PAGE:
How I Wear Color: Urban Decay's Smoked Palette

I may prefer muted tones from the neck down, but when I wear a smoky eye, no color is off limits.
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Adriana
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I may prefer muted tones from the neck down, but when I wear a smoky eye, no color is off limits.

I'm not a person that likes color--fashion wise, that is. Ninety percent of my wardrobe is black, charcoal gray, denim, navy, white, camel, or some type or earth-toned green (you know: olive, forest, etc.). A lot of people--or maybe just my mom-- think I'm too young to dress in such muted tones, but I happen to think they're gorgeous, and the aforementioned shades make up a deeply entrenched comfort zone that I don't see myself stepping out of anytime soon.

Interestingly enough, though, as color-shy as I am with fashion, I'm adventurous with makeup. Bright orange lip? Sure, why not? Teal eyeliner? I'm down. I use makeup to add intrigue and oomph to a neutral outfit (that, and a maybe a bold piece of jewelry), which is why when I saw the Urban Decay Smoked Palette, my eyes lit up and I got a little tingly down there.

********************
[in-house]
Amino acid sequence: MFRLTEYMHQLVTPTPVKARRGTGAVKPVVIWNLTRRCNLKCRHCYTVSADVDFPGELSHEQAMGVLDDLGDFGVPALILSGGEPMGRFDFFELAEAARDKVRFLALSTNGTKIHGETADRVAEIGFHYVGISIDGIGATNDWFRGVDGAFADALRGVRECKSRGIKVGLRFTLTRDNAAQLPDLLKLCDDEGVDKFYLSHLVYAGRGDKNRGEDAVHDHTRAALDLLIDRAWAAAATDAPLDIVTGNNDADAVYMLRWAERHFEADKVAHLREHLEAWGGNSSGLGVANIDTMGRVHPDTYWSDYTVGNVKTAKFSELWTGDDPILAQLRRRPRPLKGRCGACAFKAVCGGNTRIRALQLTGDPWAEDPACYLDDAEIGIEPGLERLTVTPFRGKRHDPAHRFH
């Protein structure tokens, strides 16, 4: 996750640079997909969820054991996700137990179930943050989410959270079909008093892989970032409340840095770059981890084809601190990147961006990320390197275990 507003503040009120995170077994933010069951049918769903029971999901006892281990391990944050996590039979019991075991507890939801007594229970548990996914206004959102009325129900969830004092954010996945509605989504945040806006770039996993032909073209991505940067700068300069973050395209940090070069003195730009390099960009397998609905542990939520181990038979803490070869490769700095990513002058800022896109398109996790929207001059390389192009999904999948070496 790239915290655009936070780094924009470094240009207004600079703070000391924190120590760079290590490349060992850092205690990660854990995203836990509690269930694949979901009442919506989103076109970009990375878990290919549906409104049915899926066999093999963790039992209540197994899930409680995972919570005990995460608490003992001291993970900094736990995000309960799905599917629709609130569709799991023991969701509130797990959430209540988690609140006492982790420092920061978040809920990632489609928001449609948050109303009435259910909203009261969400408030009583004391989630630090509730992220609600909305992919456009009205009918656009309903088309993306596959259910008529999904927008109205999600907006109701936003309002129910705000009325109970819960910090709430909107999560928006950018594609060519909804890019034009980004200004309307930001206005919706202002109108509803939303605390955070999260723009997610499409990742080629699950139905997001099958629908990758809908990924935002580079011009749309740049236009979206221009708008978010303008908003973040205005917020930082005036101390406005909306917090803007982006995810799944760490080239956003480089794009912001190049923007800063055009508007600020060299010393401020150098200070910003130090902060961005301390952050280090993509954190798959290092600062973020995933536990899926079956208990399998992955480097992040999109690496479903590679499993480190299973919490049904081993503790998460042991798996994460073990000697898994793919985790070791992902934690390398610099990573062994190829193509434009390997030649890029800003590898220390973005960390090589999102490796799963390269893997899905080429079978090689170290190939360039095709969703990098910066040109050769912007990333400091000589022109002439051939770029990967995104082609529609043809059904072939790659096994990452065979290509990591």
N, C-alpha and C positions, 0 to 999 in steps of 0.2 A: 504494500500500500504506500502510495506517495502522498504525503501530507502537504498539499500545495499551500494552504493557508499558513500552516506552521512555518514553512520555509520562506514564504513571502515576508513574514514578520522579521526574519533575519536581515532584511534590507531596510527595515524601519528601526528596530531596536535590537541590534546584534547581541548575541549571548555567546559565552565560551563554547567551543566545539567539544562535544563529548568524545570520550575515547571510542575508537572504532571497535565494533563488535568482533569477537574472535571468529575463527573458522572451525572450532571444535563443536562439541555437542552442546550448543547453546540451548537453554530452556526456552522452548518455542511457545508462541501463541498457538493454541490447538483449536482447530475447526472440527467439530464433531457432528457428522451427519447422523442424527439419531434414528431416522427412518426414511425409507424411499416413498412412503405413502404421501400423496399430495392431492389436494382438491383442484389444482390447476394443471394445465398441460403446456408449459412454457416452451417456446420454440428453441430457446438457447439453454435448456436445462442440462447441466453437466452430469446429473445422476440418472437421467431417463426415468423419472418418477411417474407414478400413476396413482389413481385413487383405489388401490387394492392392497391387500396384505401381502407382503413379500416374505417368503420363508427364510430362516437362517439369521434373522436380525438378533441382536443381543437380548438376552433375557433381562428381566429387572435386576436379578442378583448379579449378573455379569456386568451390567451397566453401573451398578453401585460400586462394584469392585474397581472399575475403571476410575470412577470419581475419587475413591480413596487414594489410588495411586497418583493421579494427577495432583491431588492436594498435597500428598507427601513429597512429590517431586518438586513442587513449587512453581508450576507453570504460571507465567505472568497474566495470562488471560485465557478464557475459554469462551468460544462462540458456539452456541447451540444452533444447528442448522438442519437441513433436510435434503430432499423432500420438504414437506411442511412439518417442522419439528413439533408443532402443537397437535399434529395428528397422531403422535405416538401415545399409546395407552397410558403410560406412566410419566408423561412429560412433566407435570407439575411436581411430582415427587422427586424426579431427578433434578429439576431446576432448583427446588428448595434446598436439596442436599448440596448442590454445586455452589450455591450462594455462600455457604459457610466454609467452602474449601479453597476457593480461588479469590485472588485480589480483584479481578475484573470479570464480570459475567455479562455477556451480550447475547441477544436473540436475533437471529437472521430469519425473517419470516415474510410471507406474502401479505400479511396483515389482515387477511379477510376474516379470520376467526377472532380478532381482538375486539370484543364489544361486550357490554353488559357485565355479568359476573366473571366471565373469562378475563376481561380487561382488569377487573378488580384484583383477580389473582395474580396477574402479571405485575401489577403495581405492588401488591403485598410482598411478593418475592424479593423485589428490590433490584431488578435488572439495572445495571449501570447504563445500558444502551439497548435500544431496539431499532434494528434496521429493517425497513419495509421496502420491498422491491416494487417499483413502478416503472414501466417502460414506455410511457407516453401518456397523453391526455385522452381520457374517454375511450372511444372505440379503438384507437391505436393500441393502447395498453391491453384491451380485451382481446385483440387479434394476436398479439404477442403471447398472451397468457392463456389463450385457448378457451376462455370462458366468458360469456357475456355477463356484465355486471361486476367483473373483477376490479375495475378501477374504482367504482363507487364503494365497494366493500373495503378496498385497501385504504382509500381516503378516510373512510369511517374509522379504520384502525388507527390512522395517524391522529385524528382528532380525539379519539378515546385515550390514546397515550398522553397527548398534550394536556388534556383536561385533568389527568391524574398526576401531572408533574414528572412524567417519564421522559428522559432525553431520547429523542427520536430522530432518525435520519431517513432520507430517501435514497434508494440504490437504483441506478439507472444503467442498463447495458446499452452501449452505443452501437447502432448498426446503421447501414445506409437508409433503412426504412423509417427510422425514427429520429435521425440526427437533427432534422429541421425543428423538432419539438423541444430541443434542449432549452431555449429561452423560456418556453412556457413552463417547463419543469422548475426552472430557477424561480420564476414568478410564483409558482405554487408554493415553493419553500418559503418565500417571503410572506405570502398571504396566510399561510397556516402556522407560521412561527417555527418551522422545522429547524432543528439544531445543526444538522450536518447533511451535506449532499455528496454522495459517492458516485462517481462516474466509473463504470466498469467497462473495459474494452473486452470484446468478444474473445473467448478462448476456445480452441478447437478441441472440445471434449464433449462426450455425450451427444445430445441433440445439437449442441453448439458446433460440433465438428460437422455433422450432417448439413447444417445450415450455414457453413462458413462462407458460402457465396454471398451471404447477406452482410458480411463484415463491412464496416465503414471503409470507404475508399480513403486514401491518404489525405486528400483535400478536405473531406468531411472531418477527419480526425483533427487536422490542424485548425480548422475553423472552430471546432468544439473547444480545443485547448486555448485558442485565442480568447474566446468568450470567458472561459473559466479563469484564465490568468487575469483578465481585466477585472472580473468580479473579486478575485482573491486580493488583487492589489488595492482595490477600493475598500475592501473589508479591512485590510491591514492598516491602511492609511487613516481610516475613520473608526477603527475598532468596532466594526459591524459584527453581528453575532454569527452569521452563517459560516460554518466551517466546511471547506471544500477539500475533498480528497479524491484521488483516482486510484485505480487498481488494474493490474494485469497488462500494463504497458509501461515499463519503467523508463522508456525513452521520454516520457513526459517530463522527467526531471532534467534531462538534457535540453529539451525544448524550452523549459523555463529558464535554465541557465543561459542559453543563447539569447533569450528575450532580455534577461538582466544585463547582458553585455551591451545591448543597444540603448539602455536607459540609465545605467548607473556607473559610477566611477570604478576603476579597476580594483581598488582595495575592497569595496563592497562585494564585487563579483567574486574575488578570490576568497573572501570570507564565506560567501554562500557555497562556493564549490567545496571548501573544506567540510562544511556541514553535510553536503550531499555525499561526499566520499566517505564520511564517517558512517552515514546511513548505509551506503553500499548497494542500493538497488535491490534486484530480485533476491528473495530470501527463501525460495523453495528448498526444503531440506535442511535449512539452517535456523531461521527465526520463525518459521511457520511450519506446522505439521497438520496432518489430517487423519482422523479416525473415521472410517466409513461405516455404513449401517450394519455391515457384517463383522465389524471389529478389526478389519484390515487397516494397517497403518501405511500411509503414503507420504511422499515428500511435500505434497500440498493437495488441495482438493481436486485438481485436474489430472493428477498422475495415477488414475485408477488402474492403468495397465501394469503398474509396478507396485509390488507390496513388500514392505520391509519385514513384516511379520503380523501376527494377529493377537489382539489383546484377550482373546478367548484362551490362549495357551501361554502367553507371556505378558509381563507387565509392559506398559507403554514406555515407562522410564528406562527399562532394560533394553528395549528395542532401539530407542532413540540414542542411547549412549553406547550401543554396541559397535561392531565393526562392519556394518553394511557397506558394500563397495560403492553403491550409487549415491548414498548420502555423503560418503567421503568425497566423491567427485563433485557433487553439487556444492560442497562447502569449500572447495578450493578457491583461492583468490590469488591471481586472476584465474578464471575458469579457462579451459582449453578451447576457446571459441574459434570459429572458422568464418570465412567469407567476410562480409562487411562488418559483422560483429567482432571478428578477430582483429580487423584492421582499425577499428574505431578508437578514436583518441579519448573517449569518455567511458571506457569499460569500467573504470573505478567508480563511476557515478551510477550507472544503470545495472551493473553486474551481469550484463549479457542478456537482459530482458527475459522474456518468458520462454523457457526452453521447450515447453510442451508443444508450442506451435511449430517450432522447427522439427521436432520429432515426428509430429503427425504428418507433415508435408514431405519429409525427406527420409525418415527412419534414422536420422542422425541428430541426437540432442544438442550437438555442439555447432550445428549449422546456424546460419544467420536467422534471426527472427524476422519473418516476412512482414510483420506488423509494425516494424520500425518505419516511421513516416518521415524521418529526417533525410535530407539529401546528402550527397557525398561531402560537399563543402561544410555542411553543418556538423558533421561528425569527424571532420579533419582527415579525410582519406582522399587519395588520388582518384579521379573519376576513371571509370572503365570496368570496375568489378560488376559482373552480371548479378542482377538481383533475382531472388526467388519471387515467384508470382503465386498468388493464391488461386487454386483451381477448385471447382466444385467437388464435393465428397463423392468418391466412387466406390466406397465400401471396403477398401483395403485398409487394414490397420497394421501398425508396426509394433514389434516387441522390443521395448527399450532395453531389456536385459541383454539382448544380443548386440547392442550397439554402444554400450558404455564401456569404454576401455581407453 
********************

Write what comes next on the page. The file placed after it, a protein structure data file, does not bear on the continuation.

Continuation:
Look and learn: The Urban Decay Smoked Palette. 

Look and learn: The Urban Decay Smoked Palette. 

It includes 10 highly pigmented shadows that can be combined in an infinite number of ways to create a fresh take on the smoky eye. The top five shades are more neutral--I see these as "assist" colors. Like, if applying eyeshadow were a sport, these would be the colors that pass you the ball right before you score a goal. Yeah, a crazy analogy, I know, but this is what beauty writers do! I swear, we make up stories to justify buying/having things, and it's fine.

The palette's neutral shades. 

The palette's neutral shades. 

Anyway, combine any of these top colors in the crease or the outer corner, with any of the bottom colors all over the lid, and it's going to look right every time.

The white shade can be used as a matte brow highlight, or in the inner corner. The peachy, nude shade can be used to blend out the crease, or as a neutral base all over the lid. For my everyday look, I use the peach shade all over the lid, and buff the shade Barlust into my crease and outer corner.